Sorkin believes that the successful solution of quantum gravity will involve both a reevaluation of gravity in terms of a discrete structure underlying continuous spacetime, and also a reformulation of quantum mechanics. He also hypothesises that the phenomena of topology change and the thermodynamics of the black hole structure provide important clues to the formation of the final synthesis. In this framework he has examined the quantum properties of topological geons (particles created directly from the spacetime topology). His findings include that the topological geons can exhibit remarkable statistical properties. He also discovered evidence that topology change is a required feature of any consistent quantum gravity theory. He has hunted the origin of a black hole's entropy to discover more about how it relates to the synthesis of quantum mechanics and the theory of general relativity.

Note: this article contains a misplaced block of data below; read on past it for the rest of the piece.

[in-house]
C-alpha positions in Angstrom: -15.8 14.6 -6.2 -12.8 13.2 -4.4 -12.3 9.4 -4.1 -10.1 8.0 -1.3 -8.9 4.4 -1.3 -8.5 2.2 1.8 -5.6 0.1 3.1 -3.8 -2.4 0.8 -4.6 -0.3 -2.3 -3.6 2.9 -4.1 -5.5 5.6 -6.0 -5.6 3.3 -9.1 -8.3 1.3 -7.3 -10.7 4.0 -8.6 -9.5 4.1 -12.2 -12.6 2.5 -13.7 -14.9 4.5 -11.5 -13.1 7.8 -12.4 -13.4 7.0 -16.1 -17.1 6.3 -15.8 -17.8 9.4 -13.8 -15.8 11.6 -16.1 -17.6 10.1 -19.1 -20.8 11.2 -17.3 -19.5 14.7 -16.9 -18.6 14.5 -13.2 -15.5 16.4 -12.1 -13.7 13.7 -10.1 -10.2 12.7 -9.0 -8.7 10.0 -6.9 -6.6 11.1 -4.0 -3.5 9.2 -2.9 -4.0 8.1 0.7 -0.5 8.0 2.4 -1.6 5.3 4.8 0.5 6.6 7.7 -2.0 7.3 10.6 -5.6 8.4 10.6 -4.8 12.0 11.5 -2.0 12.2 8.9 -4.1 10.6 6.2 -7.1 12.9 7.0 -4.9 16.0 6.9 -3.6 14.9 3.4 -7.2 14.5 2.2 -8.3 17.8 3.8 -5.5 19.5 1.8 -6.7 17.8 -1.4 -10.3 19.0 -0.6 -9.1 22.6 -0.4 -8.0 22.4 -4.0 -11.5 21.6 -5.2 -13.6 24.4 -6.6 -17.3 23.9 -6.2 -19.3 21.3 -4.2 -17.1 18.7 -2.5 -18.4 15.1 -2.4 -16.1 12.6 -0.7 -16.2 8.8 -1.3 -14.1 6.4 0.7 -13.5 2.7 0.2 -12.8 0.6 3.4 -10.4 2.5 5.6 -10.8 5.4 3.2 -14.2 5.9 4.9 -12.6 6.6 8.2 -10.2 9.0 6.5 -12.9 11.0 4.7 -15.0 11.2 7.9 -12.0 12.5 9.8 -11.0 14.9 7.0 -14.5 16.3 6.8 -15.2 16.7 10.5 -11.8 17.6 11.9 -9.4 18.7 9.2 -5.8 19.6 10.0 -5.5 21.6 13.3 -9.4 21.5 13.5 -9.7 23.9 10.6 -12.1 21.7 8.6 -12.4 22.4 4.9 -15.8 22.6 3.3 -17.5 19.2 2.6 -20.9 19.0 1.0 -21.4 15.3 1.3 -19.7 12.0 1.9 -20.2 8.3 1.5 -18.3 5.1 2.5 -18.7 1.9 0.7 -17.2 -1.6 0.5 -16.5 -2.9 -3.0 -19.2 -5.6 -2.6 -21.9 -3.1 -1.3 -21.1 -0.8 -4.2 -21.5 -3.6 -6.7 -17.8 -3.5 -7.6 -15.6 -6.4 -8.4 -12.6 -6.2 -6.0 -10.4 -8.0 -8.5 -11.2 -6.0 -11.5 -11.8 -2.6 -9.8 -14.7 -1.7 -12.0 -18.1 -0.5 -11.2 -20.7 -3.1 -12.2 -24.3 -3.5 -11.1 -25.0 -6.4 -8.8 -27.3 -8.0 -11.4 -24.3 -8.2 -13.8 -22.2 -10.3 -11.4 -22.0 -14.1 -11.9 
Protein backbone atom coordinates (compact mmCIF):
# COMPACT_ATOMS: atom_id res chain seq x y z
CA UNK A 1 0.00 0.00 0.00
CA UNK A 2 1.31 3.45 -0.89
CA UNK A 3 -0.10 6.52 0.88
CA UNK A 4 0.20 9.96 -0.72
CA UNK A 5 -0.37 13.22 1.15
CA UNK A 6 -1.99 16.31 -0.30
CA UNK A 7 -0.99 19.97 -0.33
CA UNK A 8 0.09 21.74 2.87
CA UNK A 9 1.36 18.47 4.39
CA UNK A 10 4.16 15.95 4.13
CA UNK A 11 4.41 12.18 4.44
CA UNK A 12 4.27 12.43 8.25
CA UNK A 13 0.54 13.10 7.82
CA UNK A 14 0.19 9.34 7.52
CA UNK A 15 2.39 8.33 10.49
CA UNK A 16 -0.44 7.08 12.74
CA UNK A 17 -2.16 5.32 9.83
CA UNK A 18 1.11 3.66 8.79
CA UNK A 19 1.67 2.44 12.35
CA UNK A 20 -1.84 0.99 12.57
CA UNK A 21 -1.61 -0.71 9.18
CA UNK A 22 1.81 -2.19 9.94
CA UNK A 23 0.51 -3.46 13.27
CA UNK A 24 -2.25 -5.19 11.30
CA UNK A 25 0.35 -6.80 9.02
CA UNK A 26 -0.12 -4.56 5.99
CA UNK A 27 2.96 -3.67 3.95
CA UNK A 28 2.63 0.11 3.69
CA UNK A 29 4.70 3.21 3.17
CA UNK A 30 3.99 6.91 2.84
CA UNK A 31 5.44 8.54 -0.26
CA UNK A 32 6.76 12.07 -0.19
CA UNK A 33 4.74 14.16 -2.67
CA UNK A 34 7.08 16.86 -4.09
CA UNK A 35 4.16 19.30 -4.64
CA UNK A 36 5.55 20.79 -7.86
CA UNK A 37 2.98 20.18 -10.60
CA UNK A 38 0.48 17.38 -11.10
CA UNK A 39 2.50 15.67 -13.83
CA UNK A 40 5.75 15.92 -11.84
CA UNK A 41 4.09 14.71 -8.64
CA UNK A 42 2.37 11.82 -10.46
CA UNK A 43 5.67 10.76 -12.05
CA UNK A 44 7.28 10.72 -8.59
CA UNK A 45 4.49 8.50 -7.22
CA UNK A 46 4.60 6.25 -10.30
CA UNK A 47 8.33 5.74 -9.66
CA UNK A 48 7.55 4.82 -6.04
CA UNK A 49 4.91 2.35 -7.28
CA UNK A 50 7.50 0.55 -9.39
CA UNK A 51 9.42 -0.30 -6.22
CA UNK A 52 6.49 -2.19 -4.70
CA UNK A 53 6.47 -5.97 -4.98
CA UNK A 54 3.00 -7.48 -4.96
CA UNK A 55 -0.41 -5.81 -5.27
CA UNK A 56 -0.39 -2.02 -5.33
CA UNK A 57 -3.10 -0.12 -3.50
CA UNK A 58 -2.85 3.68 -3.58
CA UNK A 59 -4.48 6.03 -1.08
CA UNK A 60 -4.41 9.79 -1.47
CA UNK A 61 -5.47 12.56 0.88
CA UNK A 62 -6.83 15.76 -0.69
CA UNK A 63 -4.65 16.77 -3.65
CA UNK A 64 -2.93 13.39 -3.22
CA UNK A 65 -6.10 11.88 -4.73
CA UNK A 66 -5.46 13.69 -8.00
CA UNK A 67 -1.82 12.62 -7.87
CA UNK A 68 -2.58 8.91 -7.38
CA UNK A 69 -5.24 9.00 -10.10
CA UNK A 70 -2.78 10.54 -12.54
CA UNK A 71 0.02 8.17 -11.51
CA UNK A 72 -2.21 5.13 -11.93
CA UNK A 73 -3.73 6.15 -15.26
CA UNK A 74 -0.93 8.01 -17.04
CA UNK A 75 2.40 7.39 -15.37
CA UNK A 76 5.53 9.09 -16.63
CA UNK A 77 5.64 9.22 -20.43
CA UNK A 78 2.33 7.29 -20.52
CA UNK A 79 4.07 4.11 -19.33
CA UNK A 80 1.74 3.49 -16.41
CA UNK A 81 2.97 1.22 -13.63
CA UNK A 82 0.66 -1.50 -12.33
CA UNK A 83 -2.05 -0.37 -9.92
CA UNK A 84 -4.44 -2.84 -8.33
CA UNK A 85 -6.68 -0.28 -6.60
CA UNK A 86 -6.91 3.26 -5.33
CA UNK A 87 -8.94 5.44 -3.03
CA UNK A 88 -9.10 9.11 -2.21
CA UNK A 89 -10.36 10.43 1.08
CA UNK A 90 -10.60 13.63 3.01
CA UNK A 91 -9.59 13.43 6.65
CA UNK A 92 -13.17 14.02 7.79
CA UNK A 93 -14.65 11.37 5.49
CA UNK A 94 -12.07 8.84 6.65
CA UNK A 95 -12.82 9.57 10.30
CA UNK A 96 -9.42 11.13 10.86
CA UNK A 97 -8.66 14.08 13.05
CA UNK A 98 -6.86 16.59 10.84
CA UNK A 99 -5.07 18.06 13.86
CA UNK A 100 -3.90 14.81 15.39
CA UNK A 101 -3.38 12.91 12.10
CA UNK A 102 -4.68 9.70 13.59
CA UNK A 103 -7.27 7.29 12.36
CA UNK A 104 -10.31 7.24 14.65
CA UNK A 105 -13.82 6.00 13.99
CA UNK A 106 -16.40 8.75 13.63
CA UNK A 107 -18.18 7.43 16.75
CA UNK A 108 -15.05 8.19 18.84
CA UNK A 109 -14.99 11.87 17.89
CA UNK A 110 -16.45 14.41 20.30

A lot of great lectures on the Perimeter Institute Recorded Seminar Archive (PIRSA), including Fay Dowker and Rafael Sorkin.

An Invitation to Causal Sets - Lecture 1
Jennifer Isaacs's profile photoShannon Fitzgerald's profile photoJonathan Langdale's profile photoCliff Harvey's profile photo
I need the podcast of this so I can listen to it on my phone!
Often it is forgotten time is often a tool of measurement in repeat patterns. There is also the mind how it uses time differentley than what is measured in the physical world. There is more than one state of time in a sense but they can coexist (almost is dimensional in a way).
I count myself with Hawking in thinking that all of this is the wrong approach. Quite literally all of physics is based on smooth symmetries and smooth manifolds, which are not easily reconcilable with any hoped-for discreteness. Maybe discreteness cannot strictly be ruled out, but there is certainly no evidence – theoretical or experimental – suggesting any kind of discrete structure of spacetime.